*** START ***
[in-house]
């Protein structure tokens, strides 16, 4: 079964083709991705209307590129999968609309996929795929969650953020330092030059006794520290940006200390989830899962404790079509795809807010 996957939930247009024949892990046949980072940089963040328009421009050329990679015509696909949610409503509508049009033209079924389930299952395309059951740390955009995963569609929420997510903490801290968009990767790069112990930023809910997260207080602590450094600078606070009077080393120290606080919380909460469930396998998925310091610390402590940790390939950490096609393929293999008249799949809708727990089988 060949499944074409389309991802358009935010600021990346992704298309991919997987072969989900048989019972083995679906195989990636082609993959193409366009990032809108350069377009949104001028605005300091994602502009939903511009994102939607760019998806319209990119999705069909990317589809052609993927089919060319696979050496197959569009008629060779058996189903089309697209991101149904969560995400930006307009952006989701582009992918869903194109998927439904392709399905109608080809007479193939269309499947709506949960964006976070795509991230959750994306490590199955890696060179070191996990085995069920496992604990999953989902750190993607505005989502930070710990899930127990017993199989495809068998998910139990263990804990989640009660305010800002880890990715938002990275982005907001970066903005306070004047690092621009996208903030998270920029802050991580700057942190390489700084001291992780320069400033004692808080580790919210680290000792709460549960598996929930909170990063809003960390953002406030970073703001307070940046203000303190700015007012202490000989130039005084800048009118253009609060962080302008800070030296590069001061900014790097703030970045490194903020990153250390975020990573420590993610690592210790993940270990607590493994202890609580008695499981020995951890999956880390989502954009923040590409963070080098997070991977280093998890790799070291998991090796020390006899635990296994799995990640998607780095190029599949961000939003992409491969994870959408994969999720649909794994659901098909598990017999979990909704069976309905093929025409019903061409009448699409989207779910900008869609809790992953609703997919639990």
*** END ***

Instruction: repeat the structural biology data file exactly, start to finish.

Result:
[in-house]
């Protein structure tokens, strides 16, 4: 079964083709991705209307590129999968609309996929795929969650953020330092030059006794520290940006200390989830899962404790079509795809807010 996957939930247009024949892990046949980072940089963040328009421009050329990679015509696909949610409503509508049009033209079924389930299952395309059951740390955009995963569609929420997510903490801290968009990767790069112990930023809910997260207080602590450094600078606070009077080393120290606080919380909460469930396998998925310091610390402590940790390939950490096609393929293999008249799949809708727990089988 060949499944074409389309991802358009935010600021990346992704298309991919997987072969989900048989019972083995679906195989990636082609993959193409366009990032809108350069377009949104001028605005300091994602502009939903511009994102939607760019998806319209990119999705069909990317589809052609993927089919060319696979050496197959569009008629060779058996189903089309697209991101149904969560995400930006307009952006989701582009992918869903194109998927439904392709399905109608080809007479193939269309499947709506949960964006976070795509991230959750994306490590199955890696060179070191996990085995069920496992604990999953989902750190993607505005989502930070710990899930127990017993199989495809068998998910139990263990804990989640009660305010800002880890990715938002990275982005907001970066903005306070004047690092621009996208903030998270920029802050991580700057942190390489700084001291992780320069400033004692808080580790919210680290000792709460549960598996929930909170990063809003960390953002406030970073703001307070940046203000303190700015007012202490000989130039005084800048009118253009609060962080302008800070030296590069001061900014790097703030970045490194903020990153250390975020990573420590993610690592210790993940270990607590493994202890609580008695499981020995951890999956880390989502954009923040590409963070080098997070991977280093998890790799070291998991090796020390006899635990296994799995990640998607780095190029599949961000939003992409491969994870959408994969999720649909794994659901098909598990017999979990909704069976309905093929025409019903061409009448699409989207779910900008869609809790992953609703997919639990």